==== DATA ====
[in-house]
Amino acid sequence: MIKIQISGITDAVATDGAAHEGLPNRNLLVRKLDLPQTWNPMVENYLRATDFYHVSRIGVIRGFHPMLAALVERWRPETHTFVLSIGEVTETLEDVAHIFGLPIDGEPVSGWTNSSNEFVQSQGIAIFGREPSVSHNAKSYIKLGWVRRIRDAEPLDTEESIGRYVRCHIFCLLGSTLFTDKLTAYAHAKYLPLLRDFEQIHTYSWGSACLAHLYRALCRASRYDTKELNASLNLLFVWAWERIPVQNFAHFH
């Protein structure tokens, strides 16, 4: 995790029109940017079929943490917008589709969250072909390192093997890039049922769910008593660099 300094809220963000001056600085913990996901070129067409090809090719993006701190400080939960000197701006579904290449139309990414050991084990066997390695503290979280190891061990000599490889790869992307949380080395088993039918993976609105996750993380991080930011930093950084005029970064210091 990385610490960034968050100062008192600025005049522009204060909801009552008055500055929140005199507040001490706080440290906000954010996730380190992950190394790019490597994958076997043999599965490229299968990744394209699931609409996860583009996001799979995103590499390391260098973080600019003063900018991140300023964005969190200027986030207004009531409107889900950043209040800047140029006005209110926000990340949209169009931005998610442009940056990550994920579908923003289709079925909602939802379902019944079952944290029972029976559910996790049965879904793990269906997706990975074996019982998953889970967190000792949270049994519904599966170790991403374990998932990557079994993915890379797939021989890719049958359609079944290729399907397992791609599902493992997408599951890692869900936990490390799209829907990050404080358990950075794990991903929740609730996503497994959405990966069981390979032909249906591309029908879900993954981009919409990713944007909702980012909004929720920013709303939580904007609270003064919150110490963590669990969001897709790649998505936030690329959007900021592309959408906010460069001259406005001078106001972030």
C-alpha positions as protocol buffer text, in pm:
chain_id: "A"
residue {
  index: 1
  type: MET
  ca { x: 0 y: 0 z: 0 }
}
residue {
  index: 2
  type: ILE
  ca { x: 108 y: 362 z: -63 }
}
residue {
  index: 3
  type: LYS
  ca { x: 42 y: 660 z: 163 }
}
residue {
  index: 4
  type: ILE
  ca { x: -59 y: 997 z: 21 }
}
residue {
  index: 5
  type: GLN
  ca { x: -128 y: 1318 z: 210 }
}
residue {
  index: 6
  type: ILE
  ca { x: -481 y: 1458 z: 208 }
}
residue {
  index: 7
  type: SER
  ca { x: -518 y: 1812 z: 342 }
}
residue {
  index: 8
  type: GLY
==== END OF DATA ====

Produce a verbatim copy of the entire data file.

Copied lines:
[in-house]
Amino acid sequence: MIKIQISGITDAVATDGAAHEGLPNRNLLVRKLDLPQTWNPMVENYLRATDFYHVSRIGVIRGFHPMLAALVERWRPETHTFVLSIGEVTETLEDVAHIFGLPIDGEPVSGWTNSSNEFVQSQGIAIFGREPSVSHNAKSYIKLGWVRRIRDAEPLDTEESIGRYVRCHIFCLLGSTLFTDKLTAYAHAKYLPLLRDFEQIHTYSWGSACLAHLYRALCRASRYDTKELNASLNLLFVWAWERIPVQNFAHFH
């Protein structure tokens, strides 16, 4: 995790029109940017079929943490917008589709969250072909390192093997890039049922769910008593660099 300094809220963000001056600085913990996901070129067409090809090719993006701190400080939960000197701006579904290449139309990414050991084990066997390695503290979280190891061990000599490889790869992307949380080395088993039918993976609105996750993380991080930011930093950084005029970064210091 990385610490960034968050100062008192600025005049522009204060909801009552008055500055929140005199507040001490706080440290906000954010996730380190992950190394790019490597994958076997043999599965490229299968990744394209699931609409996860583009996001799979995103590499390391260098973080600019003063900018991140300023964005969190200027986030207004009531409107889900950043209040800047140029006005209110926000990340949209169009931005998610442009940056990550994920579908923003289709079925909602939802379902019944079952944290029972029976559910996790049965879904793990269906997706990975074996019982998953889970967190000792949270049994519904599966170790991403374990998932990557079994993915890379797939021989890719049958359609079944290729399907397992791609599902493992997408599951890692869900936990490390799209829907990050404080358990950075794990991903929740609730996503497994959405990966069981390979032909249906591309029908879900993954981009919409990713944007909702980012909004929720920013709303939580904007609270003064919150110490963590669990969001897709790649998505936030690329959007900021592309959408906010460069001259406005001078106001972030």
C-alpha positions as protocol buffer text, in pm:
chain_id: "A"
residue {
  index: 1
  type: MET
  ca { x: 0 y: 0 z: 0 }
}
residue {
  index: 2
  type: ILE
  ca { x: 108 y: 362 z: -63 }
}
residue {
  index: 3
  type: LYS
  ca { x: 42 y: 660 z: 163 }
}
residue {
  index: 4
  type: ILE
  ca { x: -59 y: 997 z: 21 }
}
residue {
  index: 5
  type: GLN
  ca { x: -128 y: 1318 z: 210 }
}
residue {
  index: 6
  type: ILE
  ca { x: -481 y: 1458 z: 208 }
}
residue {
  index: 7
  type: SER
  ca { x: -518 y: 1812 z: 342 }
}
residue {
  index: 8
  type: GLY